Use knowledge about how people remember things to your advantage. There's a number of websites, books, etc. out there talking about how people remember and providing tips and tricks for memorizing. As a writer, you can incorporate lessons from these aides memoire into your writing.
Repetition People remember things better when they're encountered multiple times. Readers will be familiar with your main characters' names because they'll happen on practically every page. That minor government official mentioned once, 200 pages back? Probably not. The same minor government official, but who now has been popping up repeatedly in several chapters? Much better chance of being recognized.
Method of loci People's memories are highly contextual. You might recognize a barista on sight when at your local coffee shop, but completely fail to recognize them when you're at the DMV. The coffee shop environment primes you to remember things related to the coffee shop. Likewise in writing, it's easier to remember a priest if they're re-introduced in the context of a church, rather than in a bakery. As a writer, be aware of the contexts your characters appear in, and be more conscientious about re-introducing characters who re-occur outside of their standard context.
General vs. specific It's much easier to remember the general outline of things, rather than specific details. So people might remember that someone is a Lannister, but forget exactly how they're related to Tyrion. When you're writing things that may be forgotten, don't overload the reader with "useless" details, and make sure that the "general outline" of the character you present is the salient feature which will become important later.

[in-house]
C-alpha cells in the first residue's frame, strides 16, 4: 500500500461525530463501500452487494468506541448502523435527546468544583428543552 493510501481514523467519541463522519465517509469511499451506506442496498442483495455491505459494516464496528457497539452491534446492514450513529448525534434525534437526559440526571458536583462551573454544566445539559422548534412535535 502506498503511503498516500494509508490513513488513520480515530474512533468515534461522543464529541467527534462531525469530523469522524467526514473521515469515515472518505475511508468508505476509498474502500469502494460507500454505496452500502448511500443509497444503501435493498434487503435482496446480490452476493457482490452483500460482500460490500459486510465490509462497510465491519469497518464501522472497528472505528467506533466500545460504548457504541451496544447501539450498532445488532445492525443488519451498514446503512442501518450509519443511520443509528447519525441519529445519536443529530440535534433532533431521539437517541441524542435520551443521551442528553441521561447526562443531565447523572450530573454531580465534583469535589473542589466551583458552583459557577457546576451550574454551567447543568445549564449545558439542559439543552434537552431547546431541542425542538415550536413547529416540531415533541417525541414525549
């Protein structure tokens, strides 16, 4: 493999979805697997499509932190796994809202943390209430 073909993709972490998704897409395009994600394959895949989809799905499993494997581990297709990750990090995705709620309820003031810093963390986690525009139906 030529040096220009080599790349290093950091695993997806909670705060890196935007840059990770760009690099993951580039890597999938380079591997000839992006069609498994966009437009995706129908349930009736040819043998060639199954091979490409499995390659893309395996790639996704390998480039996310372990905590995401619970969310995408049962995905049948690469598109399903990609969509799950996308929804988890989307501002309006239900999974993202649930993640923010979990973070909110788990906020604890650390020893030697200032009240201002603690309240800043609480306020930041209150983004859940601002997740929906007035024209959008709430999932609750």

Related to this, remember that the main interface you'll present to readers is the name of the item. All too often writers will use names that are very similar to each other (e.g. Ori/Dori/Nori, Bifur/Bofur/Bombur). If all readers remember is the general outline of the name, the exact details (i?/o?) may be glossed over. This gets worse for polysyllabic names. Only the most astute reader will remember - or possibly even notice - the distinction between Amaphidalia and Amothifalia. Using unique and distinguishable names helps to keep people from confusing things.
That said, sometimes similarity of names is helpful. For example, if you're attempting to invoke the trope of "practically indistinguishable siblings" (e.g. Fili/Kili), or if the relationship between objects is the most important trait (e.g. the Amaphae people are ruled by the Amaphidalia from the capital city of Amaphidon), using similar names may be warranted. If using related names to show a relationship, be sure to introduce them in close proximity to each other, so readers are clear on the relationship and are alert to the distinction.
Connections One very important point about memory is that memory is less about facts and more about the connections between facts. The richer you can make the interaction of your characters with the "interesting" parts of your world (while simultaneously avoiding unnecessary details), the better your readers will remember them. That named-but-faceless guard isn't going to stand out, but one with interactions and associations with other important characters or important places/events will. (Note that it's the connections that are important. Extra detail that's unique to the character and doesn't connect them with characters/places/events that the reader is already interested in will be promptly ignored.)
That's a sampling of how you can parlay memorization advice into advice for helping your readers remember your characters and settings. There's likely more tricks you could use, so I'd recommend reading up on memorization aides, and thinking about how they might be applied in structuring your writing.